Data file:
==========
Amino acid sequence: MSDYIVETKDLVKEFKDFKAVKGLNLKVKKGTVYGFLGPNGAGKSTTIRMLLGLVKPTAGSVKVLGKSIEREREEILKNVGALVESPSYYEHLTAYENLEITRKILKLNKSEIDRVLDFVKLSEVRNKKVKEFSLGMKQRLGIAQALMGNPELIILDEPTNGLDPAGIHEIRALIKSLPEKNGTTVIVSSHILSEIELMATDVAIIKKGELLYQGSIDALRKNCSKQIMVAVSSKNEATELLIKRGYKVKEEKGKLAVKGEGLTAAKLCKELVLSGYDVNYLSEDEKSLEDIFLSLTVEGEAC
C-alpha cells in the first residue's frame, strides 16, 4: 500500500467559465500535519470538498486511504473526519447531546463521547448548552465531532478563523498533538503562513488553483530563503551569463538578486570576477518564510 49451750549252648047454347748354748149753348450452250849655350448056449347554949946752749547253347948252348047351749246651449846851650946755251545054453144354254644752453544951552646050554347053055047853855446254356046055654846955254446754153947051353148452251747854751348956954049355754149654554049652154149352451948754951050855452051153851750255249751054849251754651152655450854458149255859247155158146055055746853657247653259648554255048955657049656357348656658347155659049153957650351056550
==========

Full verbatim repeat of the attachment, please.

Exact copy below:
Amino acid sequence: MSDYIVETKDLVKEFKDFKAVKGLNLKVKKGTVYGFLGPNGAGKSTTIRMLLGLVKPTAGSVKVLGKSIEREREEILKNVGALVESPSYYEHLTAYENLEITRKILKLNKSEIDRVLDFVKLSEVRNKKVKEFSLGMKQRLGIAQALMGNPELIILDEPTNGLDPAGIHEIRALIKSLPEKNGTTVIVSSHILSEIELMATDVAIIKKGELLYQGSIDALRKNCSKQIMVAVSSKNEATELLIKRGYKVKEEKGKLAVKGEGLTAAKLCKELVLSGYDVNYLSEDEKSLEDIFLSLTVEGEAC
C-alpha cells in the first residue's frame, strides 16, 4: 500500500467559465500535519470538498486511504473526519447531546463521547448548552465531532478563523498533538503562513488553483530563503551569463538578486570576477518564510 49451750549252648047454347748354748149753348450452250849655350448056449347554949946752749547253347948252348047351749246651449846851650946755251545054453144354254644752453544951552646050554347053055047853855446254356046055654846955254446754153947051353148452251747854751348956954049355754149654554049652154149352451948754951050855452051153851750255249751054849251754651152655450854458149255859247155158146055055746853657247653259648554255048955657049656357348656658347155659049153957650351056550